A highlight of looking for the photo was being able to visit where the ship was made at Brunswick in Canada.
"There was only one more ship they got in that yard after. They had several pictures of a ship being built in the shipyard, but not the Conway," Stanton said.
"I really enjoyed the visit to Saint John, the maritime provinces in America and in Canada, I should say that that time they would call it British North America, because all the difficulties in relation to Britain and North America and not being settled.
"It's a wonderfully interesting place to go. They've got in their maritime museum there ... lovely records and displays and the tools that the men would use.
"It was just a real education to me because I haven't had a lot of maritime experience. And so it was just interesting to be able to have that opportunity."
The Conway transported about 2000 people to Australia, with about 400 people coming on each voyage.
"The last voyage to Australia came after the Atlantic incident 1962. She brought about 130 female well-educated women to Queensland," Stanton said.
"At that time, Queensland had almost doubled the number of men than it did women. But they weren't looking for educated women."
Most of the Australian voyages left from Liverpool. The ship docked in Hobart in 1855.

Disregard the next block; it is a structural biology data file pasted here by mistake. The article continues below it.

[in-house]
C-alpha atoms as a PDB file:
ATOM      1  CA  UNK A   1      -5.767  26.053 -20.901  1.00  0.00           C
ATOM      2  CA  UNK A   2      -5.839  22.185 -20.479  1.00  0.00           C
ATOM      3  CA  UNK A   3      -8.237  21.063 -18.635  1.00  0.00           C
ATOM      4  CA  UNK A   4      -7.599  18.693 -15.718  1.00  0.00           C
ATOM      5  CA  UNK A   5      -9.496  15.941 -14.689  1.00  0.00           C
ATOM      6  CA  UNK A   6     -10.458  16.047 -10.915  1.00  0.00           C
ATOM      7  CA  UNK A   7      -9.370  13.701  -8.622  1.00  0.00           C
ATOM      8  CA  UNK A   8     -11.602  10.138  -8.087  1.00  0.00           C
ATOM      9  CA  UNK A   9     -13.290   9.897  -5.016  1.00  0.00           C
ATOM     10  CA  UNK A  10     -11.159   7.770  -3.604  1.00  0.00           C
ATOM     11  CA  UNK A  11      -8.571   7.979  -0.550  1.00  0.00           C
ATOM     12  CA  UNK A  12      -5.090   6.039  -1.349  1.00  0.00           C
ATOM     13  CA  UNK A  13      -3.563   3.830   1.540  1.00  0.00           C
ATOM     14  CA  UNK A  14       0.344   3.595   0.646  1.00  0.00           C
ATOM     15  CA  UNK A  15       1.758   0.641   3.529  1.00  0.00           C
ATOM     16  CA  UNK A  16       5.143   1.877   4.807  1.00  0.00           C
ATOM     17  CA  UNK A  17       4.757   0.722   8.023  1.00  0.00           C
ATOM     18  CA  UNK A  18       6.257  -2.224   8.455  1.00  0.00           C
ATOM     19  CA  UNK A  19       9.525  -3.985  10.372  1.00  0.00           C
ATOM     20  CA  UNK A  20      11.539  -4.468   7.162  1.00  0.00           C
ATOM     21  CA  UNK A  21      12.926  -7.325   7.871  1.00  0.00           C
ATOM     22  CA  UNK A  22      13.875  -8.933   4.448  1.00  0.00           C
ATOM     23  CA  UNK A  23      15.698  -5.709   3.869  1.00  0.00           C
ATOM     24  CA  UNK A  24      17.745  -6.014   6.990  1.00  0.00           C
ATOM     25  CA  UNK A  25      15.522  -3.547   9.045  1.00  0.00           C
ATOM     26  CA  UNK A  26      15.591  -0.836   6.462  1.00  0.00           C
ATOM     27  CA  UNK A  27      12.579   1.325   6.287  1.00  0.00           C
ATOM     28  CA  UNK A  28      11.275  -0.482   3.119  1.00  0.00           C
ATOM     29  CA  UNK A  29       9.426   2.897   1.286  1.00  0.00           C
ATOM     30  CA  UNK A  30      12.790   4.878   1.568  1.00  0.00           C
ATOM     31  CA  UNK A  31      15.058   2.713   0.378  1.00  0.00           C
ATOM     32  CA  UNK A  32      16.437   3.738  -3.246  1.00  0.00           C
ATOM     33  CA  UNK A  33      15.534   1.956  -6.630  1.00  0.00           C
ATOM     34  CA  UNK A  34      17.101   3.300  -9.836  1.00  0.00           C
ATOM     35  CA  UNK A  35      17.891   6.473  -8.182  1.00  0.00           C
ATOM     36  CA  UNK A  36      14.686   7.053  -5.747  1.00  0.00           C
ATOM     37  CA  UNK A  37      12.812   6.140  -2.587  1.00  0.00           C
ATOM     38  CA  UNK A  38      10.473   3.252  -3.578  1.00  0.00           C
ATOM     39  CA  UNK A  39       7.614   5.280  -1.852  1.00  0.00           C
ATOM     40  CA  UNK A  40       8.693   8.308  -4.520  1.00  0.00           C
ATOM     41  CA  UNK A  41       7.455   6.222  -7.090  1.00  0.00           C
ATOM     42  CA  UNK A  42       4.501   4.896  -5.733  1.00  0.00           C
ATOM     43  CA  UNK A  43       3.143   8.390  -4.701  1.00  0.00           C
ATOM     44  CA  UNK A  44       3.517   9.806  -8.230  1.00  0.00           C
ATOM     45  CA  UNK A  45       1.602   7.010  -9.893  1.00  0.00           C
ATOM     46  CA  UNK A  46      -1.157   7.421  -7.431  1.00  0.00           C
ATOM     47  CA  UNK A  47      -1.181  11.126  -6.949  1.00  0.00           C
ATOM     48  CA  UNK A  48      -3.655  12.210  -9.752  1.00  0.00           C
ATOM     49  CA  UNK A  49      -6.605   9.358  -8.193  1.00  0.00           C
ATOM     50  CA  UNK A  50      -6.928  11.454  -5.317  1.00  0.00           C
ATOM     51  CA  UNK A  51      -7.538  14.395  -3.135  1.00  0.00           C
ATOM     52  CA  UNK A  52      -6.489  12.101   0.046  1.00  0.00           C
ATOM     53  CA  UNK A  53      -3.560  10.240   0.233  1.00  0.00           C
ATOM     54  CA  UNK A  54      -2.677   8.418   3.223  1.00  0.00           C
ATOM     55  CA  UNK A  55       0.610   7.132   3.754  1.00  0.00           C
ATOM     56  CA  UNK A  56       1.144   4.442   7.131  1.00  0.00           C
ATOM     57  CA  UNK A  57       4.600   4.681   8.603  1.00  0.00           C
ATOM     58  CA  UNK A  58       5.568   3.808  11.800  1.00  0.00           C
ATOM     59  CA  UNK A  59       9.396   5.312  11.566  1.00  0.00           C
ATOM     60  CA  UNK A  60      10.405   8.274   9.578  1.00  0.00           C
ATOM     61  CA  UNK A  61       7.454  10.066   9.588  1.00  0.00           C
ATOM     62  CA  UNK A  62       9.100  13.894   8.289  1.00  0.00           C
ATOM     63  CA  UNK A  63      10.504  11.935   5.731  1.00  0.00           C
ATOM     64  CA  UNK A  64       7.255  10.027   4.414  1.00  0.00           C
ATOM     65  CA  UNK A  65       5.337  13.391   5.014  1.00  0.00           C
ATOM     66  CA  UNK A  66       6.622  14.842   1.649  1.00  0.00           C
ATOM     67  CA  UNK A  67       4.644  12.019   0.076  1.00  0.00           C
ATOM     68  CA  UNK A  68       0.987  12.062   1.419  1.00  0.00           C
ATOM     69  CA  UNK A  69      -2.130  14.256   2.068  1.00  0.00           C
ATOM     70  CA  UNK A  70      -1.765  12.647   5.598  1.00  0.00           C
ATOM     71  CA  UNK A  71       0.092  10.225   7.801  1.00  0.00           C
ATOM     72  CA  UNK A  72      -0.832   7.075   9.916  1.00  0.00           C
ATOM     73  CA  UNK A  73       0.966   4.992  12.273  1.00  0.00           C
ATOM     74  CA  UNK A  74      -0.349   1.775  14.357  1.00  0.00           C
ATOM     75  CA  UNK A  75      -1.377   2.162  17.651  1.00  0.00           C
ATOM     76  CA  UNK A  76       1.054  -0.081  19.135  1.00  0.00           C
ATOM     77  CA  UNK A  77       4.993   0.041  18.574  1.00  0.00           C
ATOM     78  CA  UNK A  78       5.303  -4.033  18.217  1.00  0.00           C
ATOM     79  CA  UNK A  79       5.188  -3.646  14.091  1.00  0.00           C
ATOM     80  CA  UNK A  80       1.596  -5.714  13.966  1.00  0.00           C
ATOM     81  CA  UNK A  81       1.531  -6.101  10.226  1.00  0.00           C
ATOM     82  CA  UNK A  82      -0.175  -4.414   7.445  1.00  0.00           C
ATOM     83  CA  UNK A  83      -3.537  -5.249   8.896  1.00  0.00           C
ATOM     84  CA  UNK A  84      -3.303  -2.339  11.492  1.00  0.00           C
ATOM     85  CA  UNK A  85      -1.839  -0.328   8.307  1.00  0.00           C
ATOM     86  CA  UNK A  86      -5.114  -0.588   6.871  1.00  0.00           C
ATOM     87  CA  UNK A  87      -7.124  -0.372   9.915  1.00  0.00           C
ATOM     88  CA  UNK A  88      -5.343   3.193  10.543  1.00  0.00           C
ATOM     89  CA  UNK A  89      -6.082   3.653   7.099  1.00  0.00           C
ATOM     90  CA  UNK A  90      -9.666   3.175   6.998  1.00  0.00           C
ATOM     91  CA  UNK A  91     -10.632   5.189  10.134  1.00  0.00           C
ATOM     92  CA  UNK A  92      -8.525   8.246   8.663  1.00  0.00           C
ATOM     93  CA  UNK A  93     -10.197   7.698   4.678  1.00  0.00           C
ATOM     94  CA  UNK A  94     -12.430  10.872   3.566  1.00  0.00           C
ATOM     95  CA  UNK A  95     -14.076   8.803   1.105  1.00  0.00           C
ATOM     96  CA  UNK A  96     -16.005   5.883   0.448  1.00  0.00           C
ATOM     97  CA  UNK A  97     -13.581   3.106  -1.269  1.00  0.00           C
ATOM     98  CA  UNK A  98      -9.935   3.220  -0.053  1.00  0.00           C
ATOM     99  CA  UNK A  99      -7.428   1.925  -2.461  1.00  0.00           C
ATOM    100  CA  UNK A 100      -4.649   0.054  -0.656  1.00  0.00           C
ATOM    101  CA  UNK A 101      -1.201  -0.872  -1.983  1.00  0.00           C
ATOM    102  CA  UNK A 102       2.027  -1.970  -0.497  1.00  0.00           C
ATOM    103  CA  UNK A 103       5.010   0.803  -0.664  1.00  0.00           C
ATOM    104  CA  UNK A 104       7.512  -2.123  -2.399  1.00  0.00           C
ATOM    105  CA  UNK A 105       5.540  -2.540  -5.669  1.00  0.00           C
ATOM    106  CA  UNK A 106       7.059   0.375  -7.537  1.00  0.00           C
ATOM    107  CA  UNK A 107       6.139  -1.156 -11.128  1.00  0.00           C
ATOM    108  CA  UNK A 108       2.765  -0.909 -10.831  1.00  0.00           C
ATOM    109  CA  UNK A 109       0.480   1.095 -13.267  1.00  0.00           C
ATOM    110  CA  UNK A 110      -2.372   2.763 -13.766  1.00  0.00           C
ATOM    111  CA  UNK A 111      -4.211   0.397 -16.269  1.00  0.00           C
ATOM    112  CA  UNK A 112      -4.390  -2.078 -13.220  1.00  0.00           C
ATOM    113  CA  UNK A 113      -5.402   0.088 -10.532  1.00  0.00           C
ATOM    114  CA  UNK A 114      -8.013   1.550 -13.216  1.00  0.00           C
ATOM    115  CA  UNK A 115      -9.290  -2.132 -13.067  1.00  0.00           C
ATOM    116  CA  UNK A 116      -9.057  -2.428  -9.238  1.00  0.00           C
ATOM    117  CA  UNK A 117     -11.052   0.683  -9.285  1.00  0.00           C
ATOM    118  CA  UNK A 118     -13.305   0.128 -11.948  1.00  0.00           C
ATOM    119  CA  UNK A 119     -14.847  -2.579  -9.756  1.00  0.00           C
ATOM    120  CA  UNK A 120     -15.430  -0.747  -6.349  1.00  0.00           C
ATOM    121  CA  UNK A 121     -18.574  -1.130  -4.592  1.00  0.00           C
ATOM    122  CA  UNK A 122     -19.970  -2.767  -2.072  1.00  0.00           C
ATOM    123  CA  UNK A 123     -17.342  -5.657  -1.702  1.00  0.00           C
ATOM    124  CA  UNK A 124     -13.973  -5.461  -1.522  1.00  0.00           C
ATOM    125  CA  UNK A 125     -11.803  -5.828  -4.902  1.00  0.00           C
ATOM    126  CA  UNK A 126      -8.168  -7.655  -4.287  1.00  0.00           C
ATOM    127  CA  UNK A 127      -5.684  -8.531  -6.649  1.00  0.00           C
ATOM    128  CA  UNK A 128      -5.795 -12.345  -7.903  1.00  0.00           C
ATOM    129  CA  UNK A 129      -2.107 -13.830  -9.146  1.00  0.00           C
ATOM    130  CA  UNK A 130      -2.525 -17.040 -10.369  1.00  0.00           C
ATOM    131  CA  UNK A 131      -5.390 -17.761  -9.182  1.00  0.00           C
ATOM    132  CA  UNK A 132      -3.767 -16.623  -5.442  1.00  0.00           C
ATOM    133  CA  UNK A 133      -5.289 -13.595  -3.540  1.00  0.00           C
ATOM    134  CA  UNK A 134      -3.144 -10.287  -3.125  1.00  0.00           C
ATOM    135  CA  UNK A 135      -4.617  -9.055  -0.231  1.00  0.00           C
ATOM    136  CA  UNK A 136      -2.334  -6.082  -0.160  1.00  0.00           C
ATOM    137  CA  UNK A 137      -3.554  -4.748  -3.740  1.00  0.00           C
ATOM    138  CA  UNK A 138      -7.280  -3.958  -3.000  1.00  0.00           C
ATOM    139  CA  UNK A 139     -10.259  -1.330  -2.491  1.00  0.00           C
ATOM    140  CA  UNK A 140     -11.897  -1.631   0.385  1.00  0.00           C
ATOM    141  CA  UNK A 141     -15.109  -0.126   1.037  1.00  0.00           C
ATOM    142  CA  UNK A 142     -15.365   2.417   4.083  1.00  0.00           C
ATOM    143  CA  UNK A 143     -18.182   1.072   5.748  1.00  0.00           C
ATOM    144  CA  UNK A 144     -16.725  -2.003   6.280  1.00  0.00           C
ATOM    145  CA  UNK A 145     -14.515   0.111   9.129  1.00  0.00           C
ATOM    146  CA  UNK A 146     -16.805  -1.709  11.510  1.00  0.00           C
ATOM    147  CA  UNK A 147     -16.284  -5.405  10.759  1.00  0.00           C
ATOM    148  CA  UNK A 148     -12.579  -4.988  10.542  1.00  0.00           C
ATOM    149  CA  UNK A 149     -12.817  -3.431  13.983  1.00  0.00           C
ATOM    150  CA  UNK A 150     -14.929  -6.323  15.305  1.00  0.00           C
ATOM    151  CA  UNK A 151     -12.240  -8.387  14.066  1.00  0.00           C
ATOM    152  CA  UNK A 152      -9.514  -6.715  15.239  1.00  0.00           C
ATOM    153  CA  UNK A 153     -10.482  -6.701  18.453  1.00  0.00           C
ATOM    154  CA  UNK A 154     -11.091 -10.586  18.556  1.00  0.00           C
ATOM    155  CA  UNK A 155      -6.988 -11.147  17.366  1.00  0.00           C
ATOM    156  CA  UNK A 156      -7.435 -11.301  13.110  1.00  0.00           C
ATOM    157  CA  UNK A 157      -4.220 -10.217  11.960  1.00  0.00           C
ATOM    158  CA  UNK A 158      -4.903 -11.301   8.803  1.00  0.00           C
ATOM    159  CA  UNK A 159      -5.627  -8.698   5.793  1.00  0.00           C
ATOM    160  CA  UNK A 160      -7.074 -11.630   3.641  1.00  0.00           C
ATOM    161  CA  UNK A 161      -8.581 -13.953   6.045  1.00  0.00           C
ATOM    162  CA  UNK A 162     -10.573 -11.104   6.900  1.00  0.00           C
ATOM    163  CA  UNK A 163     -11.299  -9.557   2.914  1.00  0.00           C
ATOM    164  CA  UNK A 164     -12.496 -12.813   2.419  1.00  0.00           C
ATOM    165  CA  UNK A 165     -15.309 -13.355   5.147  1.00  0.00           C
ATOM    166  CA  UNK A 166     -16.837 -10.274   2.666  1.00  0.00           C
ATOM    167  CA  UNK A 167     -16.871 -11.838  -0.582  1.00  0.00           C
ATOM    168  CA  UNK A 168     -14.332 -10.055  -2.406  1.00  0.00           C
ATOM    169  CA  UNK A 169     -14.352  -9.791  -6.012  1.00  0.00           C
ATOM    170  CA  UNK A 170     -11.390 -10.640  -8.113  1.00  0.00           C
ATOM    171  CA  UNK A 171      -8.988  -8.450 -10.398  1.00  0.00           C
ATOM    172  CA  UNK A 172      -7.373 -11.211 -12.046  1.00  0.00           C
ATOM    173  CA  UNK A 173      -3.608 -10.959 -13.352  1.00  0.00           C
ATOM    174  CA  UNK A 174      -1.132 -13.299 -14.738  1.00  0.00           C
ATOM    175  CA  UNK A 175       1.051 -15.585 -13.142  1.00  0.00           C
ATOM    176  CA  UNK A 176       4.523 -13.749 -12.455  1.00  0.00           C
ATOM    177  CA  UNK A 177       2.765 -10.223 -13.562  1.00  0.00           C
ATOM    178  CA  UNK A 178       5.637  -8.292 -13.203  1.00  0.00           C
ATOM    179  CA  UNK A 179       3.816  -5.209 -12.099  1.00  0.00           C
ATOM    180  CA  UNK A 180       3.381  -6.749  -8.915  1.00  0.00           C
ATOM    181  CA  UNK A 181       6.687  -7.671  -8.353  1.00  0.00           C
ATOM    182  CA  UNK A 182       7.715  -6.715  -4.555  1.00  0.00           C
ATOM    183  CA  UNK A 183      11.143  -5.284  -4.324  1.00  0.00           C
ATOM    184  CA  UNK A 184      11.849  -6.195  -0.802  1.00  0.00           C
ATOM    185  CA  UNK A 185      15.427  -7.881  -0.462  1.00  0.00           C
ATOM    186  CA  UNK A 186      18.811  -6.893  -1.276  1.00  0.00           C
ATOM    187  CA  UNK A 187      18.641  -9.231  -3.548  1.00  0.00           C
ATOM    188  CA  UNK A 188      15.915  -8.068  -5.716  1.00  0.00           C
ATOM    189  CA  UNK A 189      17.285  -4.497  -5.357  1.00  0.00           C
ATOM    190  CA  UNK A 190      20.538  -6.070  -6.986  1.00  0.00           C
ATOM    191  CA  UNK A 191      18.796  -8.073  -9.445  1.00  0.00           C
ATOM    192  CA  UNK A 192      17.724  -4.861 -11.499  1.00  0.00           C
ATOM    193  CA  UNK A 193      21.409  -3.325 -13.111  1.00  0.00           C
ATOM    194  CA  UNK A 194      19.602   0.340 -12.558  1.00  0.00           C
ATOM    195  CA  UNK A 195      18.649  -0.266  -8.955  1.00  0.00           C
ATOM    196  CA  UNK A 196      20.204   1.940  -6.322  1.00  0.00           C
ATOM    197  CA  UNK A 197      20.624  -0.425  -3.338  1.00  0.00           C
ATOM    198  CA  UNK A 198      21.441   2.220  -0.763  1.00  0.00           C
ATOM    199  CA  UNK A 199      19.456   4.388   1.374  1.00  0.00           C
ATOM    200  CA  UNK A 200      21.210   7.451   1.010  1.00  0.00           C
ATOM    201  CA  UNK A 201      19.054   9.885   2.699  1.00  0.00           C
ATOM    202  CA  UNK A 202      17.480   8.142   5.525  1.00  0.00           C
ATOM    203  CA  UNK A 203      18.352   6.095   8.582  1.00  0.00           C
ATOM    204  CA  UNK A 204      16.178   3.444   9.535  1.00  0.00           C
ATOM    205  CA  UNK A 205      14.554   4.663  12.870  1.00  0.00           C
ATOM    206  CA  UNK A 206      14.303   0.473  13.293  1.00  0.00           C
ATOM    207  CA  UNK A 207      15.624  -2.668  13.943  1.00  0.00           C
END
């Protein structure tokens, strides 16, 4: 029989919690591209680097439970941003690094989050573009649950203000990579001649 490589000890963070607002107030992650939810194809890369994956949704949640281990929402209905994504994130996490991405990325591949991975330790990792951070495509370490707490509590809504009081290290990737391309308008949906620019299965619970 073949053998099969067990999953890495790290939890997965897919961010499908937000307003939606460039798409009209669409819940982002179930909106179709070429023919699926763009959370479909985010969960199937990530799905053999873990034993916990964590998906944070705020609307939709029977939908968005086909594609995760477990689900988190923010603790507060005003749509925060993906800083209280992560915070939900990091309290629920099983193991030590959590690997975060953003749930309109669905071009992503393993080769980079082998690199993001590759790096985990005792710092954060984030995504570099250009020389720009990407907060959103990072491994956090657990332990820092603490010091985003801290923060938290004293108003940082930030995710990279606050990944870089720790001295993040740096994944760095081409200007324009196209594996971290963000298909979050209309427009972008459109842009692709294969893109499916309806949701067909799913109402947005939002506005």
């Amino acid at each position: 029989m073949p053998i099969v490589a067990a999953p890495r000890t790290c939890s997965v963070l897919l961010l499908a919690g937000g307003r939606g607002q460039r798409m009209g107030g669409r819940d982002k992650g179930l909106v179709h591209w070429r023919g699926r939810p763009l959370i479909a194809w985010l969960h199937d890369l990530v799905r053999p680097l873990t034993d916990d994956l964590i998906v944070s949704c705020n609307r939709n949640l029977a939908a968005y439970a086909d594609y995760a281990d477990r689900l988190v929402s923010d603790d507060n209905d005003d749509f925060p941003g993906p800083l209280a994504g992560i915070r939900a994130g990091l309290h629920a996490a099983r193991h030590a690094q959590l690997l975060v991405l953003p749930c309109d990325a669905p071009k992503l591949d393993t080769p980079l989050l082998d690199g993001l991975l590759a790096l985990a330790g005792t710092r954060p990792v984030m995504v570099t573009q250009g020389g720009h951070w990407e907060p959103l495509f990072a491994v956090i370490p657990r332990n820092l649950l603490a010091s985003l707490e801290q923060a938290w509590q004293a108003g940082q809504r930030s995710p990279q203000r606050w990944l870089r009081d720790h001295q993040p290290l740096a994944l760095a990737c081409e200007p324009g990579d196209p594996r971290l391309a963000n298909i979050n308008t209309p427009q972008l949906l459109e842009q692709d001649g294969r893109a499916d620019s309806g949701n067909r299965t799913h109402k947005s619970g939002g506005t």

"A lot of people who came to Tasmania ... would actually go work on the east coast on some of the properties that were up there," Stanton said.
Stanton said there had been a lot of interest in the book already from Queensland maritime museums, and in Tasmania.
"I've actually had people writing to me over the last five to 10 years, saying, when's your book being published? When's your book being published," he said.
"There is a lot of interest in the [Canada chapter]. And they're also very interested in it for family history, because of the 2000 families, or 2000 people that came, many of them were from families from Scotland, from Ireland, from England."
Stanton said one of the interesting things is why people were trying to leave those places.
"There was the potato famine in Ireland, in England poverty, and then in Scotland the landowners were trying to get rid of the people who were squatting on their property. "
He said there was a lot of pressure to find somewhere people could actually do better than what they were doing in England, Scotland and Ireland.
"That was one of the motivations for people to actually get out of there," he said.
There are just two copies in the state, but that is expected to change quite soon; 1000 printed copies printed will arrive in Melbourne this week.
"It's self published. So it's been very costly," he said.
Former ABC journalist Chris Wisbey will launch the book on November 14 at the Hobart Maritime Museum. Stanton hopes to hold a signing at Petrarch's book store soon.
"I guess it really is a reflection on one person's passion to try and find a picture and not ending up with a picture, but having a book is quite a contribution to our social history," he said.